Digital twins are part of one of the most important technology trends in the bridge construction and maintenance industries.
They encourage communication and collaboration, reduce costs, make it possible to improve designs, and help build better and longer-lasting bridges. Digital twins are becoming central to infrastructure decision-making because they provide current information about development projects, including their status and risks. Engineers use digital twins to track projects throughout their life cycles, conducting analyses that can improve bridge performance. Construction firms leverage them to improve project planning and management and to identify issues. Municipalities depend on them to make better-informed maintenance choices.
This article will explain what you need to know about digital twins to use them effectively.
Digital twins: The basics
A digital twin is a virtual representation of a physical asset. It includes data and other information that helps engineers and others understand and model its performance and track its health over time.
The best contractors, construction firms, and road and bridge owner-operators use digital twins to manage their construction projects more effectively. A digital twin also makes it possible to explore the ramifications of design decisions early in the development process and throughout the construction and use of an asset.
The value of a digital twin doesn’t end when the bridge is completed. It continues to be helpful after the bridge is in use. Owner-operators can watch data from tracking devices connected to the Internet of Things, such as drones and other monitoring and surveying equipment, to see changes to the bridge as it handles traffic and is impacted by weather and other real-world conditions. This information helps municipalities and other owner-operators prioritize maintenance or upgrades because they can better understand what needs to be done and its value over time.
How digital twins can be used
Digital twins can provide significant value to simple bridge and road development projects. However, they become even more valuable on complex initiatives involving car, truck, pedestrian, and rapid transit use and multiple bridges, roads, entrance ramps, roundabouts, and other features.
A three-dimensional digital twin enables designers, engineers, and other bridge construction professionals to see how all the elements and features of a project interact with each other. Using models helps bridge development professionals identify issues before they happen, make projects better, and fix problems that show up after a bridge is in use.
In most cases, digital twins not only improve bridge projects but also speed the development process and help find ways to get work done more cost effectively. 3D twin models can also encourage communication and collaboration among all stakeholders, including municipalities, engineers, construction crews, and utilities, because everyone involved in a project can see a current and highly realistic model of the bridge and other assets all at the same time.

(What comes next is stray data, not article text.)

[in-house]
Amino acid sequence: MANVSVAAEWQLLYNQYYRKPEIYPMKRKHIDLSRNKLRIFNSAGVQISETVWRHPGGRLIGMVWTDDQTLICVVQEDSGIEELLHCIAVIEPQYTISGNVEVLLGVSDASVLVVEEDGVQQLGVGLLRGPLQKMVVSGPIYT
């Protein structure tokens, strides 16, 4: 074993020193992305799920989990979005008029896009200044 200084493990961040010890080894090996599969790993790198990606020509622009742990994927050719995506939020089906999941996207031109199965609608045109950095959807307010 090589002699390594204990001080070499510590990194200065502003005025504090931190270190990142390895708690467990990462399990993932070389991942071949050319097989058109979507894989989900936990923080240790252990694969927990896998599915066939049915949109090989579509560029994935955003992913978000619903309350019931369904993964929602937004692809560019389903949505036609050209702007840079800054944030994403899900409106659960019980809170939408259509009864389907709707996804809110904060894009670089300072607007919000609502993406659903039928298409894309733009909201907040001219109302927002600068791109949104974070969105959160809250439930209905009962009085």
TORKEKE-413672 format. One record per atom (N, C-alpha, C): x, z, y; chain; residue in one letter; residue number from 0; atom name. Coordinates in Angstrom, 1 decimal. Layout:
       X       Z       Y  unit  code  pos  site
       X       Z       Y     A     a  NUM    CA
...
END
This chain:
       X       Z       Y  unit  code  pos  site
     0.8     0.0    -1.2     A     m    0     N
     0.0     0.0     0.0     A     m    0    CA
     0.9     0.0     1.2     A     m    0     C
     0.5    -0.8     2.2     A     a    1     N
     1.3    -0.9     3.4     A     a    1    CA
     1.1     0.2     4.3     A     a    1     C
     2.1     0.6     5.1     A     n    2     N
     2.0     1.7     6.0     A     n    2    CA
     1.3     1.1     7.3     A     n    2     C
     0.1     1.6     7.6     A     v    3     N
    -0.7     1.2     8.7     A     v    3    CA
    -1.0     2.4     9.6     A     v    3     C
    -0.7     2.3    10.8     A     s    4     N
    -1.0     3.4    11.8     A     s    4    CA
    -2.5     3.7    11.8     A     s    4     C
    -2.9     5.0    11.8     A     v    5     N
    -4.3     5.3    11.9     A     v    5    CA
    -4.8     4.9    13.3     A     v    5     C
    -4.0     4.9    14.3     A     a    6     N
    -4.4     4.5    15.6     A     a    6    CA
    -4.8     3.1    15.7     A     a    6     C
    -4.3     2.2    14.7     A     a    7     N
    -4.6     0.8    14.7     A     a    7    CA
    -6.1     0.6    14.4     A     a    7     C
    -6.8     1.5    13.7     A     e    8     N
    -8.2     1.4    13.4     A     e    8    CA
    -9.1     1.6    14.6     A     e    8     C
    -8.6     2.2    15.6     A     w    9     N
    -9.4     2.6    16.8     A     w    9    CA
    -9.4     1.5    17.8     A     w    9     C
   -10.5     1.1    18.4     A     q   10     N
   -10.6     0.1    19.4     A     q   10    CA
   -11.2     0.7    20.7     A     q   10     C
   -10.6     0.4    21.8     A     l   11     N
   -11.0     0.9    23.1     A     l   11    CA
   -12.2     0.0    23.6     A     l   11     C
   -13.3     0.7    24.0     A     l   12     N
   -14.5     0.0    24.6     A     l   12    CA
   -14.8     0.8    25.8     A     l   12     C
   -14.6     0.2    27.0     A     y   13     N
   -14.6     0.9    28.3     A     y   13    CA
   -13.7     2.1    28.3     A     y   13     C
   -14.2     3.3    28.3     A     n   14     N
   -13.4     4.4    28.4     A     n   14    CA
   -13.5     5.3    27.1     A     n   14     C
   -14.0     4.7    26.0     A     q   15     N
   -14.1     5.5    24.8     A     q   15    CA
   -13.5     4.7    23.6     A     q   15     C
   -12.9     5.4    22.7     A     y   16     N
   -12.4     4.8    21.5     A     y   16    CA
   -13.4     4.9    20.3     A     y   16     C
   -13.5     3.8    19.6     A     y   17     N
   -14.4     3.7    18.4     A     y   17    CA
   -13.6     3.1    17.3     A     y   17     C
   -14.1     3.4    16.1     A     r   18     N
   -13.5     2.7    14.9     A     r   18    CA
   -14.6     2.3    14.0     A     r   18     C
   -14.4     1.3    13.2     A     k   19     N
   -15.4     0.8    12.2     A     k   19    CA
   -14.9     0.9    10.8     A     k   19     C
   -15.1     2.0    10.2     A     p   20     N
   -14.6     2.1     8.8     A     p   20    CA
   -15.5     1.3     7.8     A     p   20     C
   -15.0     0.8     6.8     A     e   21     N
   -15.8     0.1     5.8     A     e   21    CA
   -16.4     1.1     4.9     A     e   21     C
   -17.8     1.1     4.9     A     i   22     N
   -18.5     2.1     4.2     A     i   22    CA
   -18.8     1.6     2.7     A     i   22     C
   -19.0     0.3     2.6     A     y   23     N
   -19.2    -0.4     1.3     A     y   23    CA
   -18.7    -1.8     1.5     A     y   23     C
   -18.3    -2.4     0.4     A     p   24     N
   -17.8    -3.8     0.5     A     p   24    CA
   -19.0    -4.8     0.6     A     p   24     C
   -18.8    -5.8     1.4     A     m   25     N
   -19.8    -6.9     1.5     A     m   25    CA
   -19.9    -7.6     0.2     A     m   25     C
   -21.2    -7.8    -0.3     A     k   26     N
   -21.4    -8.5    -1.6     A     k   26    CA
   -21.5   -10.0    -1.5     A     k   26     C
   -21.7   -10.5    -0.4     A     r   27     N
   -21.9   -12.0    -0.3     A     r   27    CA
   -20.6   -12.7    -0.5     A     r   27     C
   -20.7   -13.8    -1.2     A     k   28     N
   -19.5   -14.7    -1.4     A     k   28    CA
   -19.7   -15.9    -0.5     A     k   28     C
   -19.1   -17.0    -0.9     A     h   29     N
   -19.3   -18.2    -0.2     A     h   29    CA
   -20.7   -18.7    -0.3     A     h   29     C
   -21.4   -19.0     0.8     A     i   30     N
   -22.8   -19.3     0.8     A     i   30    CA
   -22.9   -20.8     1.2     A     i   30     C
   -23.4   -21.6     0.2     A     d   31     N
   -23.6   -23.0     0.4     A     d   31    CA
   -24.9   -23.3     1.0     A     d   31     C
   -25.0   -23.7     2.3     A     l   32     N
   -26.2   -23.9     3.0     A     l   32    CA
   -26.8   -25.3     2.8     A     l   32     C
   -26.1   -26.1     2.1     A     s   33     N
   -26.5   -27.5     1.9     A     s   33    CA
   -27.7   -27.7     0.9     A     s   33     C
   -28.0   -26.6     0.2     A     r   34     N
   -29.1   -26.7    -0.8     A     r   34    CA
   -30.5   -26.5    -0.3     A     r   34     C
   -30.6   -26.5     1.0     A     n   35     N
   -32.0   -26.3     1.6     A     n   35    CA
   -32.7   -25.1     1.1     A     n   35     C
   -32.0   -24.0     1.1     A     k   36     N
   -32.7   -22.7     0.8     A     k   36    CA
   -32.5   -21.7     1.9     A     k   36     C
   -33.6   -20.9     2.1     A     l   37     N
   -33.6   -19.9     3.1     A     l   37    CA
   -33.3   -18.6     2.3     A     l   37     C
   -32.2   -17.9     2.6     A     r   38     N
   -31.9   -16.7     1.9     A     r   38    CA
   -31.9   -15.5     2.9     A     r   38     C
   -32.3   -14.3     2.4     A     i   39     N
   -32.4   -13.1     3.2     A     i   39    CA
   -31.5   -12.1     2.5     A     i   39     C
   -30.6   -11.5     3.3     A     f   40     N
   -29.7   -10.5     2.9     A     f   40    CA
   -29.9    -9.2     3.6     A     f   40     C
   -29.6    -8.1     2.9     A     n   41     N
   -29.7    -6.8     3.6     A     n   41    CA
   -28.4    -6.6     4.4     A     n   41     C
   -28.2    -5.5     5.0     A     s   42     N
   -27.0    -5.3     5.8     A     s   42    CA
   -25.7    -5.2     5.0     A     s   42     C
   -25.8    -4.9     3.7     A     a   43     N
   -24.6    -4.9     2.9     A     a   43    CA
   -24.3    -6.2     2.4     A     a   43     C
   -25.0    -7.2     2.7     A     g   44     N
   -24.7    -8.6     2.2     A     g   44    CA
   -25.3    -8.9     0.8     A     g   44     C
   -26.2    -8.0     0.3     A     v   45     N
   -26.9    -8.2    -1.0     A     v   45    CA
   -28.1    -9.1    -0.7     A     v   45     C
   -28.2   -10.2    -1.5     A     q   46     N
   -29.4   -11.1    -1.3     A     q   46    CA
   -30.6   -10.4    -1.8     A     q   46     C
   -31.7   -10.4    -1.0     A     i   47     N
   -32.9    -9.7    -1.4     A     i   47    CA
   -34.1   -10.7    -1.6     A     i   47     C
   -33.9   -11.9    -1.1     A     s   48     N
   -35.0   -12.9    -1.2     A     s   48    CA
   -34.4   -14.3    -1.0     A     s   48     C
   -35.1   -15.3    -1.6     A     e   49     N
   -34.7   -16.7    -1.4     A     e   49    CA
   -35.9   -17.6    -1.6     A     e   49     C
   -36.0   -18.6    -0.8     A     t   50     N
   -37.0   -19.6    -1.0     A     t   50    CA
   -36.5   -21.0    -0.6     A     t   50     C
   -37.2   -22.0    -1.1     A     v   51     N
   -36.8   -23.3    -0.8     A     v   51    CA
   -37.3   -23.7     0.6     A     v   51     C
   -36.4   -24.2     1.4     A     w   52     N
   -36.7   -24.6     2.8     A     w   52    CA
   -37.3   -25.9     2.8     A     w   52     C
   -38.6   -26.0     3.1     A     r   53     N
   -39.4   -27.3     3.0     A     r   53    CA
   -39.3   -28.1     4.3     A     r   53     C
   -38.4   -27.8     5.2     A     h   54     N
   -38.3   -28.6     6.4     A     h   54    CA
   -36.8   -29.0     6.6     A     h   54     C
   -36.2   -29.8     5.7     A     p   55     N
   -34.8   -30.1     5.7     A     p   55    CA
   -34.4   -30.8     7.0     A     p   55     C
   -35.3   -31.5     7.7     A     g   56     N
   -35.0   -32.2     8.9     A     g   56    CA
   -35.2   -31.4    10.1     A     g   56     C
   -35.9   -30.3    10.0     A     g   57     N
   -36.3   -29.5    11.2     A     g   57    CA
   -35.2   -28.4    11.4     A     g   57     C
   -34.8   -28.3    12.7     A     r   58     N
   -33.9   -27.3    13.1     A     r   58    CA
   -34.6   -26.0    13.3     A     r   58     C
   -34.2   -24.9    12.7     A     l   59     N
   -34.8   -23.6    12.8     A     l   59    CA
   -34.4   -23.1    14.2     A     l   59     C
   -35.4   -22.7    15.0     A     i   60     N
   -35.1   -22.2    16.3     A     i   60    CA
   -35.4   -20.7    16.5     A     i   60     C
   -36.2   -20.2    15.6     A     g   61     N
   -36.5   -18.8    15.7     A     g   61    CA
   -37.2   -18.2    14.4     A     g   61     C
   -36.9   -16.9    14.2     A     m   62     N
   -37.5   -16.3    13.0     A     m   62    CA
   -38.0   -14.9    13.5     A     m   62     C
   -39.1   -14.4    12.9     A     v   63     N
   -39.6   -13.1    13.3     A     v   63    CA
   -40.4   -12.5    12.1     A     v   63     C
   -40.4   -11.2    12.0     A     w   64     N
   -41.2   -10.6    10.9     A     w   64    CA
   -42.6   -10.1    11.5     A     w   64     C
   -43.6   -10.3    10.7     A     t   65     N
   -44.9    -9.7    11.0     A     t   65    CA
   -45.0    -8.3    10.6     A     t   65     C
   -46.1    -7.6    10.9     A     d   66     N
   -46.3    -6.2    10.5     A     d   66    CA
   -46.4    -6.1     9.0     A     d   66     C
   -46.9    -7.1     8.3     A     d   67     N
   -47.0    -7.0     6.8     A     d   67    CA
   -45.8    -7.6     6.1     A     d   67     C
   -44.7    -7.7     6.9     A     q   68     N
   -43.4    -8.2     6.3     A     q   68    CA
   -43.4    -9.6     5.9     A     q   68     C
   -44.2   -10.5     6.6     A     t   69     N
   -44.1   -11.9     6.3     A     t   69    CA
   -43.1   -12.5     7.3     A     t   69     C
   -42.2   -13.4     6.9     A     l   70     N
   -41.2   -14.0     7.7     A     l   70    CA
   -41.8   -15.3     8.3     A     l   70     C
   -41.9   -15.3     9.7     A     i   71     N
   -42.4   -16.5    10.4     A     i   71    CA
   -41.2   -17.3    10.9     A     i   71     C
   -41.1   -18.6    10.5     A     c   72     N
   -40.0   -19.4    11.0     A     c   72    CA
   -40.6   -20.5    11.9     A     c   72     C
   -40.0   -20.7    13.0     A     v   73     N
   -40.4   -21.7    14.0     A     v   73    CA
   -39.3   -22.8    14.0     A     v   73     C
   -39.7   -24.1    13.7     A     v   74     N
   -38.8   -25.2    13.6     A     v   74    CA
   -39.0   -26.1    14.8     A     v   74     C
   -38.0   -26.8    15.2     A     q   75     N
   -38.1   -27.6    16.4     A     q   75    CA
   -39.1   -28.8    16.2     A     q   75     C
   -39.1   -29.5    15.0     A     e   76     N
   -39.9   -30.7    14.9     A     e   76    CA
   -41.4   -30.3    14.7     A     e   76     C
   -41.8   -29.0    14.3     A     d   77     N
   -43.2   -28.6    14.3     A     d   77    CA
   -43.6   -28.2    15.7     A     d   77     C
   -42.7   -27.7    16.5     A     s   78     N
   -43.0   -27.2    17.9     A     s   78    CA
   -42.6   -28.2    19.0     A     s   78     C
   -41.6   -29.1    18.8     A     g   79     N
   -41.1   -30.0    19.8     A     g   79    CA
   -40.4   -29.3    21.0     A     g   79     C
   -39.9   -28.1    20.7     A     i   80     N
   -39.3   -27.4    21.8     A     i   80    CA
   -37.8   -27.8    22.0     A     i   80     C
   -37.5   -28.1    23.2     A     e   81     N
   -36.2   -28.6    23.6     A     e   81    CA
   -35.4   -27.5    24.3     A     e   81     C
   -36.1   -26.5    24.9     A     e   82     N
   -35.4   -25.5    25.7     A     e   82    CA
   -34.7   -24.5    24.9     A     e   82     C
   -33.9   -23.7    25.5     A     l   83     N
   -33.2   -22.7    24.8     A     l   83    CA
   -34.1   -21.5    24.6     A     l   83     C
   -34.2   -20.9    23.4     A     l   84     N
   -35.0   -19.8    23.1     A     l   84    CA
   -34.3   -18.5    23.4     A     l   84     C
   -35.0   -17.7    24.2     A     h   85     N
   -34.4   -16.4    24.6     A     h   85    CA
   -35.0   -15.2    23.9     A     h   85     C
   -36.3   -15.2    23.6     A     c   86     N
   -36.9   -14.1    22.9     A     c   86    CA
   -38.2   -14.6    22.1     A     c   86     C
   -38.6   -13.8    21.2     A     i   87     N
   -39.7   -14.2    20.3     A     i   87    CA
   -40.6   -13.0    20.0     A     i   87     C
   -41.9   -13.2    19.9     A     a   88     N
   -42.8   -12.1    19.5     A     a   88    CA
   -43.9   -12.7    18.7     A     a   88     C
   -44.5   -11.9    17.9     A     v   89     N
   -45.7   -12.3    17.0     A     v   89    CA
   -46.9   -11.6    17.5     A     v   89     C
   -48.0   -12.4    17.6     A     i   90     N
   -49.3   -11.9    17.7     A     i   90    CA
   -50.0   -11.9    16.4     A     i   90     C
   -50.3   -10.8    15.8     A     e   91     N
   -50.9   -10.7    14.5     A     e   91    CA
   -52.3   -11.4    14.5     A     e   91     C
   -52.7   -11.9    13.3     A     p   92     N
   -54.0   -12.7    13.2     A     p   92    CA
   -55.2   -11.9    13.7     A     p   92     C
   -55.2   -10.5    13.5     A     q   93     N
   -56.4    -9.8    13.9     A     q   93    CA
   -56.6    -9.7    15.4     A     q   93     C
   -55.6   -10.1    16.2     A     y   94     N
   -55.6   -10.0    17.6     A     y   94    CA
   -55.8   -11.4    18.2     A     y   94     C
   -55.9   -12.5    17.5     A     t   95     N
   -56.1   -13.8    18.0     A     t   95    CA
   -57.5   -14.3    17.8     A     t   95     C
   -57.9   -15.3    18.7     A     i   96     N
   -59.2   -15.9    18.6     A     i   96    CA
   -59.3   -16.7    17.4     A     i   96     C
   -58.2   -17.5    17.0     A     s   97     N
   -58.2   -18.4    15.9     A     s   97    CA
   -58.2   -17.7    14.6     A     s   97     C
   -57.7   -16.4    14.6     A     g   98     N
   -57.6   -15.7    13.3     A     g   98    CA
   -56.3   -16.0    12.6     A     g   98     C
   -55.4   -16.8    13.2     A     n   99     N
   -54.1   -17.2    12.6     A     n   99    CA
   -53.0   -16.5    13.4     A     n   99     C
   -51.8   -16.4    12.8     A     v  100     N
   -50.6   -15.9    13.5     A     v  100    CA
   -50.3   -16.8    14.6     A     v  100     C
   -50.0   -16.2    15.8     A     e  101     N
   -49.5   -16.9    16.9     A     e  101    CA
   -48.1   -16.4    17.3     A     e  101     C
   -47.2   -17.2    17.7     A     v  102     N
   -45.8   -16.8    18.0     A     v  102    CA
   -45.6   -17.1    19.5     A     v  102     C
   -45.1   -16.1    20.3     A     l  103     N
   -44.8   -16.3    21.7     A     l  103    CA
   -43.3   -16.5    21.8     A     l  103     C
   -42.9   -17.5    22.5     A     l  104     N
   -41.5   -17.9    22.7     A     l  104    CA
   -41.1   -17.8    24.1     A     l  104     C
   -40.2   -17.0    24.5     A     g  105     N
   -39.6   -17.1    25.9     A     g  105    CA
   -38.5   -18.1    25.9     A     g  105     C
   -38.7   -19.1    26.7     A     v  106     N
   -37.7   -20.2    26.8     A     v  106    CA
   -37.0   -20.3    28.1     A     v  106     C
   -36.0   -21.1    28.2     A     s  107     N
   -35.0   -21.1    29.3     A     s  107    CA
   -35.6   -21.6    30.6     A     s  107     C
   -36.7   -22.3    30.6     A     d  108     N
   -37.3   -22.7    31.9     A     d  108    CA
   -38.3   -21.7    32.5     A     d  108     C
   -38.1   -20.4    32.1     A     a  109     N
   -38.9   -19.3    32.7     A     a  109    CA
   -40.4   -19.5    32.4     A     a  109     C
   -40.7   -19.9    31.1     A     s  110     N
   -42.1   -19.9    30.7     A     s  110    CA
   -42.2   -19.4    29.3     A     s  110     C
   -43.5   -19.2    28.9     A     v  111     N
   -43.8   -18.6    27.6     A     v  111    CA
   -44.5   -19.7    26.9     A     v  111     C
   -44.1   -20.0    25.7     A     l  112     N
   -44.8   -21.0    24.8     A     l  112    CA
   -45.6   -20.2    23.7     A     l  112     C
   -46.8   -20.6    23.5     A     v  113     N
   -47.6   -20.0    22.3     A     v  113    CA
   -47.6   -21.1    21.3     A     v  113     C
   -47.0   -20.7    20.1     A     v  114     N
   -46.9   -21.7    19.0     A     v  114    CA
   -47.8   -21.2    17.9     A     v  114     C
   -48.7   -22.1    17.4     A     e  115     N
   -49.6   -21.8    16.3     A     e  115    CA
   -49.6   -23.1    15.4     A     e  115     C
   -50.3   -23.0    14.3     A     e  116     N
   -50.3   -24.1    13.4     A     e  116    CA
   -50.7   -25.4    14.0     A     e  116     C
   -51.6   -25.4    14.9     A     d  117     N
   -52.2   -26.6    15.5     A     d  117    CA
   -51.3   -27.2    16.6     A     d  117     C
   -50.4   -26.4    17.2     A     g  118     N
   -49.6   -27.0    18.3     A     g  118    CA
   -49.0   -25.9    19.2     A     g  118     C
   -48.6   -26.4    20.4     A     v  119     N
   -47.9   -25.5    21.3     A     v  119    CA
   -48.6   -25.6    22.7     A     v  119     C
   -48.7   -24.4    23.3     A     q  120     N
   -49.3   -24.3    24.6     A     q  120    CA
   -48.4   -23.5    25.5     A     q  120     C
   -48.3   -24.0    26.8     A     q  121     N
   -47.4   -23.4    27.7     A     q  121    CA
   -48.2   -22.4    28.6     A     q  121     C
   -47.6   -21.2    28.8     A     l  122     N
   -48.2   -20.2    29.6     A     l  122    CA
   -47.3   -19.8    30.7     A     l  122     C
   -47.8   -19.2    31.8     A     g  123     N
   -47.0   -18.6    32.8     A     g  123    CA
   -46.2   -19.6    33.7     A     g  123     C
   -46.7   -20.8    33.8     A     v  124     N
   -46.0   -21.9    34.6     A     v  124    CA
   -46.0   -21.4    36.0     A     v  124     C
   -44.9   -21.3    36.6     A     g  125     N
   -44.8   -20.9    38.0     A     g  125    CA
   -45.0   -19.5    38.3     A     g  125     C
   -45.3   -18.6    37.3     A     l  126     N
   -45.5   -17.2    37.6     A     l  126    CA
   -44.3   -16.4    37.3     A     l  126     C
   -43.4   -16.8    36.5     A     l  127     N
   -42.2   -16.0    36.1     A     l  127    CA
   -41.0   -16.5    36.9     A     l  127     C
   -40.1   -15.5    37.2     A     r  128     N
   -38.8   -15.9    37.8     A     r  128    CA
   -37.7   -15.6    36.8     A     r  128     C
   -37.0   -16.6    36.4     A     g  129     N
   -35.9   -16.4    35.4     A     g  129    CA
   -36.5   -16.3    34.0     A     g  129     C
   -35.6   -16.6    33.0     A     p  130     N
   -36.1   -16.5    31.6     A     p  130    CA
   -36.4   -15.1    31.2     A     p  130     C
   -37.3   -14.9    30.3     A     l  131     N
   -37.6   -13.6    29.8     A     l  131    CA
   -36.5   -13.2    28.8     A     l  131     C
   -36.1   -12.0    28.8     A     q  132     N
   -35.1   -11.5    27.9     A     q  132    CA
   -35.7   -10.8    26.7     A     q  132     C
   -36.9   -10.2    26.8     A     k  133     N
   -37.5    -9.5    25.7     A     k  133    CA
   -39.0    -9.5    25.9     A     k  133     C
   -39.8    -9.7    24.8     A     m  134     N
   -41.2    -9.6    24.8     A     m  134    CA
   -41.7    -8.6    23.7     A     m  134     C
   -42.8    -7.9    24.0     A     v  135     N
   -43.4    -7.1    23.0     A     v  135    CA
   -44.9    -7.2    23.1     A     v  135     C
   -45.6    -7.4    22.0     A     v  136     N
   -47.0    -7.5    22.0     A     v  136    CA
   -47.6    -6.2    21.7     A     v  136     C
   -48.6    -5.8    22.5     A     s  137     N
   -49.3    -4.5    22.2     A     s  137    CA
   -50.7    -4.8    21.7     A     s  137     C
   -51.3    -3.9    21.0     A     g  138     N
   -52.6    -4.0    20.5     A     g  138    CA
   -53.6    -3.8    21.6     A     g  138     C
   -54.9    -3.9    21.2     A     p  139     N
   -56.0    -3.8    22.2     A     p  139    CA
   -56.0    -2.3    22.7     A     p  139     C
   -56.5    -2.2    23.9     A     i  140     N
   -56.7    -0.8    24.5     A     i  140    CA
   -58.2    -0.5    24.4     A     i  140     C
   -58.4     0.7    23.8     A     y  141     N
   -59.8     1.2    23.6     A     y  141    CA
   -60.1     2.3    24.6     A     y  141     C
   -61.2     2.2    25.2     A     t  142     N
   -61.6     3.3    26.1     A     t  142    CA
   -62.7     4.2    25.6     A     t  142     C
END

Digital twins in action
Digital twins are being used on many prominent bridge projects all over the world. One notable example is the design and development of an emergency replacement for the 1,182-meter Morandi Bridge over the Polcevera River in Genoa, Italy. The collapsed bridge closed three rail lines, and vehicular travel in the city became extremely challenging. The collapse had a serious negative impact on the lives of people in Genoa and on local businesses. Building a replacement structure as quickly as possible was critical for the city’s long-term economic and social health.
To ensure the accuracy of the design of the replacement bridge while staying on schedule, designers and engineers created a digital twin of the viaduct to streamline workflows throughout the design and development process. They included detailed construction and operation information in the model. By doing this, they avoided costly and time-consuming rework during design, development, and construction. The twin also encouraged communication and collaboration on the project, something that doesn’t always go smoothly on Italian building sites. The result of using a digital twin on the Morandi project was a safe and cost-effective replacement structure that could be completed quickly.
The final word on digital twins
The introduction of digital twins and other virtual design and construction technologies in the bridge development industry has transformed how projects get done. It shortens development time, helps identify engineering issues early on, encourages critical communications, saves money, and enables bridge owners to better understand the condition of their structures over time and whether they’re performing as anticipated. This will enable them to make changes to bridges that can prevent minor issues from turning into major ones.
If you’re not maximizing the use of digital twins and other virtual 3D tactics to the fullest, it could be a great time to invest in 3D software and learn how to use it. It could pay off in greater efficiency and better results over the long term.